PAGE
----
Mary Smullen Frances Smullen with children Hannah, Sarah and Paddy at The Curragh (Pic Peter Mooney)
Guineas weekend at the Curragh was a triumph on many levels. Despite horrendous weather through the week, with significant parts of the track waterlogged on Friday, both days went ahead as planned and the ground staff deserve much credit for that.
The memorial to Pat Smullen that was unveiled on Saturday at the Curragh is, like the man himself, pure class. The mosaic made up of over 400 images of Pat is stunning and a fitting tribute to one of the sport’s greatest ambassadors. It’s wonderful that Pat will always be remembered at our premier racetrack for his achievements both in and out of the saddle.
The two Guineas races produced thrilling finishes with both contests resulting in short-head verdicts. Remarkably both races also saw stable one-twos and in each case the lesser fancied stablemate prevailed.
The 2000 Guineas victory of Mac Swiney was a fantastic result, not only for owner/trainer/breeder Jim Bolger for whom this was remarkably his first victory in the colts’ Classic but also for jockey Rory Cleary.
34-year-old Cleary, who is attached to the Bolger yard, is a popular jockey on the circuit and this Classic victory will mean so much to both himself and his family who tragically lost his older brother Sean in a racing accident at Galway in October 2003. Sean started his apprenticeship with Bolger but was based with Pat Flynn at the time of his fall.
Seamie Heffernan, who rode in the race in which Sean Cleary was fatally injured back in 2003 and was also attached to Bolger’s stable in the early part of his career, recorded his fifth victory in the 1000 Guineas when getting up in the dying strides aboard Empress Josephine for Aidan O’Brien. The 48-year-old has had a truly remarkable career considering he has never been a stable first jockey at any stage. Four Irish Derby wins, two Epsom Derbys, two Breeders’ Cup victories and host of other top-flight wins across the globe make him one of Ireland’s most successful ever jockeys.
Elsewhere over the big weekend at the Curragh it was terrific to see Noel Meade finally train a Group 1 winner on the Flat. The veteran National Hunt trainer is one of the real nice guys of the game and should knock some great sport out of Helvic Dream over the coming months.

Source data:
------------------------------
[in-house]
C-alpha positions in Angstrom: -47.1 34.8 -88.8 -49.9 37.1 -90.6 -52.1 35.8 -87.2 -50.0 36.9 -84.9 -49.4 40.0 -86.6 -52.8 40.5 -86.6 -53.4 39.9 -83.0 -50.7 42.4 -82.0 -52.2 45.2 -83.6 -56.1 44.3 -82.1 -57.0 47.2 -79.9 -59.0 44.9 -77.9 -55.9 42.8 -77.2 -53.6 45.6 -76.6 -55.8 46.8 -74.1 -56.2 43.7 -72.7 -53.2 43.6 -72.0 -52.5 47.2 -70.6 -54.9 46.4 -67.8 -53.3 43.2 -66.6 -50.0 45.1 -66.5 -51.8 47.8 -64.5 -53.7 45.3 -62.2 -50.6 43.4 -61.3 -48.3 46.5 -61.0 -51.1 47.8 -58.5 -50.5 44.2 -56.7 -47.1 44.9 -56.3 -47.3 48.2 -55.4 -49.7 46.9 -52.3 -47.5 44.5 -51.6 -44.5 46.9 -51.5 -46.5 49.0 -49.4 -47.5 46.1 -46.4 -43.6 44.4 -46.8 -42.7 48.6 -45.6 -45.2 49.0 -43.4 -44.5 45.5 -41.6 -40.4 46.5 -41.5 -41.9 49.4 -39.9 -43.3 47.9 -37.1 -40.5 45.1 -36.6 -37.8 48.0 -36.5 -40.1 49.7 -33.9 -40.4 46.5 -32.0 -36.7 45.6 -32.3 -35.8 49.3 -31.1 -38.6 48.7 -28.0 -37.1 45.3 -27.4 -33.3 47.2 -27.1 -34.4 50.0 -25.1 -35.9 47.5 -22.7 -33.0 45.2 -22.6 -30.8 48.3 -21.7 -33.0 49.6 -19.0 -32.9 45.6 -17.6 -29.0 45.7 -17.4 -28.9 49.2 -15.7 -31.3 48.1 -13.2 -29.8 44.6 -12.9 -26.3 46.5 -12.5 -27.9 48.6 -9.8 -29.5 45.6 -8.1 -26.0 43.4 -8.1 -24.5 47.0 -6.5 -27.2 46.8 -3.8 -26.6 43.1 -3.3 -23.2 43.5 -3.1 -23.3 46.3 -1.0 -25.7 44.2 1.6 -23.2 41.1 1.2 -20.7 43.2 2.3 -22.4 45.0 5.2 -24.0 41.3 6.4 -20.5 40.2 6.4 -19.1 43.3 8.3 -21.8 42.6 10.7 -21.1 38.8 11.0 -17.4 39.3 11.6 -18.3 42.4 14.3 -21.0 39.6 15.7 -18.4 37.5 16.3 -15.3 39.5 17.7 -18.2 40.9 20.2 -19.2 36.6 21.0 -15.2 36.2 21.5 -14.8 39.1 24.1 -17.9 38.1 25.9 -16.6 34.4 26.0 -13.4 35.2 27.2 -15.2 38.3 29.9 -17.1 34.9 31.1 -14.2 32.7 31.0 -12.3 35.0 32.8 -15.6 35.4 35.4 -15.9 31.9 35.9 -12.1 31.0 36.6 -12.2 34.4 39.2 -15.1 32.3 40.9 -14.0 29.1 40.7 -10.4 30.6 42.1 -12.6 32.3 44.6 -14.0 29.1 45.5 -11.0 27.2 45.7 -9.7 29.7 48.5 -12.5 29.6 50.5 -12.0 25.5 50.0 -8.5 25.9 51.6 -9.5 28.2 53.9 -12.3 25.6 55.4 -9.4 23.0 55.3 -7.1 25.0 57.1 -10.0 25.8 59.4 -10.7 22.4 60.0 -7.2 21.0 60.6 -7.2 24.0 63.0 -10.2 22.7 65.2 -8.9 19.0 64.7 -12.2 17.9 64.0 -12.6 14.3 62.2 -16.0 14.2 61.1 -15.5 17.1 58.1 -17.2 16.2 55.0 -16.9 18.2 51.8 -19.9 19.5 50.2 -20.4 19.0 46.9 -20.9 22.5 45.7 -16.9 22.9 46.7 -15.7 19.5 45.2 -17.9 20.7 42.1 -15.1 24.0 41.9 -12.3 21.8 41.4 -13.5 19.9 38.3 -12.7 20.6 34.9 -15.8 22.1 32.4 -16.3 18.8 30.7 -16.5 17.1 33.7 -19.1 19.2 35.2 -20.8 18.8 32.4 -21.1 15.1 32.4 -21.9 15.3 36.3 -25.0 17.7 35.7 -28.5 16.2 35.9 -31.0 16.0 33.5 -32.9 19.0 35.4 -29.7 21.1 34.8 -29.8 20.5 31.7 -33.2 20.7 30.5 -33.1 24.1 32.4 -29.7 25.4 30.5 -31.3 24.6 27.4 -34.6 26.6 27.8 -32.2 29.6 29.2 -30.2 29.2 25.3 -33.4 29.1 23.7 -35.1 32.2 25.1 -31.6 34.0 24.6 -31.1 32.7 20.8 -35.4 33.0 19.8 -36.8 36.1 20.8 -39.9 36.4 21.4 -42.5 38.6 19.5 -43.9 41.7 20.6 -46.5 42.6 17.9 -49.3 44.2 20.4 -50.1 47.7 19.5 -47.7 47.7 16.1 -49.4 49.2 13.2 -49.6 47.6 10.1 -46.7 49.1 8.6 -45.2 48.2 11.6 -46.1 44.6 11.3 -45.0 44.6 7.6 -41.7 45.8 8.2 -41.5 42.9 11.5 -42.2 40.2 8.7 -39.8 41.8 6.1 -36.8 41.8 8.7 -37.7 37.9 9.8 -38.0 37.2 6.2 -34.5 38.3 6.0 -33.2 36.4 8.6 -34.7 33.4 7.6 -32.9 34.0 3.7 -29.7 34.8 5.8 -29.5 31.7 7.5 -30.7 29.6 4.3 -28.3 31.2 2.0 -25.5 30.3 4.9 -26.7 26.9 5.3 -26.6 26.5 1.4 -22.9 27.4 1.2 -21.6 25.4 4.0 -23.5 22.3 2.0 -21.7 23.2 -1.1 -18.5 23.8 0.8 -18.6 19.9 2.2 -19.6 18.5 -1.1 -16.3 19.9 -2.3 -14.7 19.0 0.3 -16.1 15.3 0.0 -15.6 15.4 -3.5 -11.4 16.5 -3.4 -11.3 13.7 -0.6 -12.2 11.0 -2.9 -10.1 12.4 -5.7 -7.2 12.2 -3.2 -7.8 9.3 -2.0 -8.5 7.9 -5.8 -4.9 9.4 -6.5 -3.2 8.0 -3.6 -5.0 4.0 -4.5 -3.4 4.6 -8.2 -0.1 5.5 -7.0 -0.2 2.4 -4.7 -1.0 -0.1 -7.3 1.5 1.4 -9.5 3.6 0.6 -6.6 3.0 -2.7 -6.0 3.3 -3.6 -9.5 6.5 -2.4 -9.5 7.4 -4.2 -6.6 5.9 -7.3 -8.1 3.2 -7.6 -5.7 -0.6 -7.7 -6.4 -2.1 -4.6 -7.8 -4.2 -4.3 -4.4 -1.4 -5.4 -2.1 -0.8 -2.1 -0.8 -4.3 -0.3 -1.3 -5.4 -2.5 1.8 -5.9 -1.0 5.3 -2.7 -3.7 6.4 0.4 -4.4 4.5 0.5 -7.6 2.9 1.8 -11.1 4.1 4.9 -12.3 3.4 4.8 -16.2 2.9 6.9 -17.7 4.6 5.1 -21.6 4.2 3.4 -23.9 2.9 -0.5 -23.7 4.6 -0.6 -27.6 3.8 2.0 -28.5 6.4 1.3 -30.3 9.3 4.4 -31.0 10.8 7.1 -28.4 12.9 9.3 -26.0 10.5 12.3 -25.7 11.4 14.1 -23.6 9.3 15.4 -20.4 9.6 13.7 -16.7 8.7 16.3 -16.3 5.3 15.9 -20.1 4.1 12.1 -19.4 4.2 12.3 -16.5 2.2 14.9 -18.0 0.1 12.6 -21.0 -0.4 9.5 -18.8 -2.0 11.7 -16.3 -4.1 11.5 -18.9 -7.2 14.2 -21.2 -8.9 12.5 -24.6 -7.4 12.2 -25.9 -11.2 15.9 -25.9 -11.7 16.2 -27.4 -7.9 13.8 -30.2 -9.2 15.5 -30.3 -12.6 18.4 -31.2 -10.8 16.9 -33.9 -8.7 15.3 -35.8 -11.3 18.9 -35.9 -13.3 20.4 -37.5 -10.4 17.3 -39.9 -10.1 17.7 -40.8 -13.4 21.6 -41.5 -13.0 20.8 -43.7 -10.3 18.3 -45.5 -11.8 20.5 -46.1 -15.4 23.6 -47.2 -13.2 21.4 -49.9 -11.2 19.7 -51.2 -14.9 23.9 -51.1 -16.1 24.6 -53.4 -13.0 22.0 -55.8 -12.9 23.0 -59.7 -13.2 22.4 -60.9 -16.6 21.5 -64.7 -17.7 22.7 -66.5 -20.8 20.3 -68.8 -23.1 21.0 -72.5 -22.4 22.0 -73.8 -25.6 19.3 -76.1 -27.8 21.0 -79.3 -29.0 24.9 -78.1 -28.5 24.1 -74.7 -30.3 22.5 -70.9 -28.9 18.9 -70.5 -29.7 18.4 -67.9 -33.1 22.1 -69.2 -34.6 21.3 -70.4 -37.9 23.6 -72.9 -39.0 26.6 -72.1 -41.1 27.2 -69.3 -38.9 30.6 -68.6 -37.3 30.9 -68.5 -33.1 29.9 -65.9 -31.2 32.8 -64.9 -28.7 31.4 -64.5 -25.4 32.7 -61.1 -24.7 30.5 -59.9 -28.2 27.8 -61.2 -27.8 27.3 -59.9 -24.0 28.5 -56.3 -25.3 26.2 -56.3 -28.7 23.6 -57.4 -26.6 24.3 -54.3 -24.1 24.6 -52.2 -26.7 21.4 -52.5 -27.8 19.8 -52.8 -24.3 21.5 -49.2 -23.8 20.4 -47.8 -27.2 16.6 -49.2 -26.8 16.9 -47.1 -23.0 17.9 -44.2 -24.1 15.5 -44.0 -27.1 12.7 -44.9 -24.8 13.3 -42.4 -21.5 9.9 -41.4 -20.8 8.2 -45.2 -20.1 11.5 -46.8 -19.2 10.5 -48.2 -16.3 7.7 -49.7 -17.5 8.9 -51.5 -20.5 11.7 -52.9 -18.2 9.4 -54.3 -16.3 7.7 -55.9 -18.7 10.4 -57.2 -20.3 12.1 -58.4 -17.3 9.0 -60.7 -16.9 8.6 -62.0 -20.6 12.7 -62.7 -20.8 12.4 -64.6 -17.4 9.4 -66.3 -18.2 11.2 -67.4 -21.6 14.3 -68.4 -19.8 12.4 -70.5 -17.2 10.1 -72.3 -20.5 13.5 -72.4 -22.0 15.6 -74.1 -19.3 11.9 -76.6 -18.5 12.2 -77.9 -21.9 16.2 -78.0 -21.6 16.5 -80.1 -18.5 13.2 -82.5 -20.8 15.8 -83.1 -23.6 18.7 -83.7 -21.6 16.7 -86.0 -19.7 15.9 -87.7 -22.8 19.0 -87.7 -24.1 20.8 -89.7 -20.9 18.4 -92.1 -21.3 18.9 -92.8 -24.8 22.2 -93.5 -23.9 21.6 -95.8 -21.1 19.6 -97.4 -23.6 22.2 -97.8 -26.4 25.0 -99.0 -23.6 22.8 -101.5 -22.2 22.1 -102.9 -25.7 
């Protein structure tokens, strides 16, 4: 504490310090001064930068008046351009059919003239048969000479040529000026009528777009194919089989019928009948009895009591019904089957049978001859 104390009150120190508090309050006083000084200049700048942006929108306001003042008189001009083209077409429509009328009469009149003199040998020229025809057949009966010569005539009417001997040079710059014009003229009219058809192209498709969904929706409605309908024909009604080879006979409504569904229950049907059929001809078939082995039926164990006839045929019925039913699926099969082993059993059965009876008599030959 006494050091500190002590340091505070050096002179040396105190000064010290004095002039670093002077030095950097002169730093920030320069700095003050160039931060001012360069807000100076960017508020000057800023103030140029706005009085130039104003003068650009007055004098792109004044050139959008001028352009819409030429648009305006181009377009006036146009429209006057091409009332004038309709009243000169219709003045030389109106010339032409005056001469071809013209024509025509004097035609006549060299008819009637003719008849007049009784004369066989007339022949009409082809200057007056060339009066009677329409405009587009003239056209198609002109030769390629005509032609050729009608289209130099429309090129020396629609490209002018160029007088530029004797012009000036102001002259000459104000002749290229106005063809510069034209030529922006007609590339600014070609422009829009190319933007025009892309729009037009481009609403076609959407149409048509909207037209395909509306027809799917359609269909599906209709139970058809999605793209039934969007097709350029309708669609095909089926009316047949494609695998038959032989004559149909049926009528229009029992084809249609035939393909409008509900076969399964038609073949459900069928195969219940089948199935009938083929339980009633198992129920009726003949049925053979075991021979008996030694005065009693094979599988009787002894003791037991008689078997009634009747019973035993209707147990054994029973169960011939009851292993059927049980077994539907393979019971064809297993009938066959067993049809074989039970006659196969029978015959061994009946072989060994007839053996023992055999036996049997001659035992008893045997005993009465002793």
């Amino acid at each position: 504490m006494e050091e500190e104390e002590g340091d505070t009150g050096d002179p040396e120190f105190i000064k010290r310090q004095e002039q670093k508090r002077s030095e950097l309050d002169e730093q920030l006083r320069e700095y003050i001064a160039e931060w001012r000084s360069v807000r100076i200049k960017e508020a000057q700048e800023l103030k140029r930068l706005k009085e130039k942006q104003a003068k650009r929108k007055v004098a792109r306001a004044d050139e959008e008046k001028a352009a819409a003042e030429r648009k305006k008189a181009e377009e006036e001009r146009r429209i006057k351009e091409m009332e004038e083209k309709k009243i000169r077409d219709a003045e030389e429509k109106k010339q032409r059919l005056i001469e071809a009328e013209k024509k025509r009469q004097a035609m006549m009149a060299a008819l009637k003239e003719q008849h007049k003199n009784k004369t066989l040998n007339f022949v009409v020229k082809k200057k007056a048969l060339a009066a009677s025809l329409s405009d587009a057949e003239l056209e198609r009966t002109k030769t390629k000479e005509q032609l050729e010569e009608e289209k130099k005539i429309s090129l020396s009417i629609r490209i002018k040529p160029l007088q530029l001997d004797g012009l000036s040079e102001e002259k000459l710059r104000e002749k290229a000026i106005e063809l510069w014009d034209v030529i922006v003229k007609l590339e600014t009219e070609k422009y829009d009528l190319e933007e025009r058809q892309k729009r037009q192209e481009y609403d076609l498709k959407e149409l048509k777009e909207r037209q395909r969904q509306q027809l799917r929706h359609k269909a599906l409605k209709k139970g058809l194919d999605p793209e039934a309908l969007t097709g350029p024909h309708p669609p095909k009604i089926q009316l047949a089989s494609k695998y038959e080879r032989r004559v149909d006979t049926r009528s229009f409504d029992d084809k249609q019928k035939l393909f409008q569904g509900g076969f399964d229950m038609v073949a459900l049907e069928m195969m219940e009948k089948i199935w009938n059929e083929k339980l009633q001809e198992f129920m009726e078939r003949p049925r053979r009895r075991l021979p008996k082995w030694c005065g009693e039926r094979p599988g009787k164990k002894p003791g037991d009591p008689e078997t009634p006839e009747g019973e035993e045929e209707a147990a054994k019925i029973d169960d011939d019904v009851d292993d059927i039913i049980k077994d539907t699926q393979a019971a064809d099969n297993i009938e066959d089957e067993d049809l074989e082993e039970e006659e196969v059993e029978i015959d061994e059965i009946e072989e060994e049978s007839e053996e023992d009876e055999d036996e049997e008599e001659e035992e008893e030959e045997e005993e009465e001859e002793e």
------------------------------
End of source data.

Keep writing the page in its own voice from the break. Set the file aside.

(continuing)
Champion National Hunt trainer Willie Mullins also got in on the act with a double on Sunday and a close up third in the aforementioned Group 1 with True Self. There really is nothing this man can’t do with his horses.
The beleaguered Curragh trainers also held their own over the weekend winning a handful of races between them. Johnny Murtagh in particular looks like a trainer going places. His decision to appoint Ben Coen as his stable jockey is already reaping rewards and the teenager bagged a brace of winners for the trainer over the weekend including a Group 3.
Racing lost one of its most colourful characters yesterday with the passing of Barney Curley at the age of 81 at his Newmarket home. The former racehorse trainer and celebrated gambler was a potent mix of genius and rogue. The Fermanagh native courted controversy throughout his life and despite making millions from gambling remained extremely critical of bookmakers.
Best remembered in Ireland for his Yellow Sam coup at Bellewstown in 1975 and for running a controversial lottery in 1984 where his then home Middleton Park House near Mullingar was put up as first prize.
Curley was a devout Catholic who spent four years in a Jesuit Seminary before finding his true calling as a gambler. He retired from training in 2012 and spent the latter part of his life focussing on his charity Direct Aid For Africa which he originally set up in 1996. Sheikh Mohammed and JP McManus were two of the biggest donators to DAFA which has built schools and hospitals in Zambia. May he rest in peace.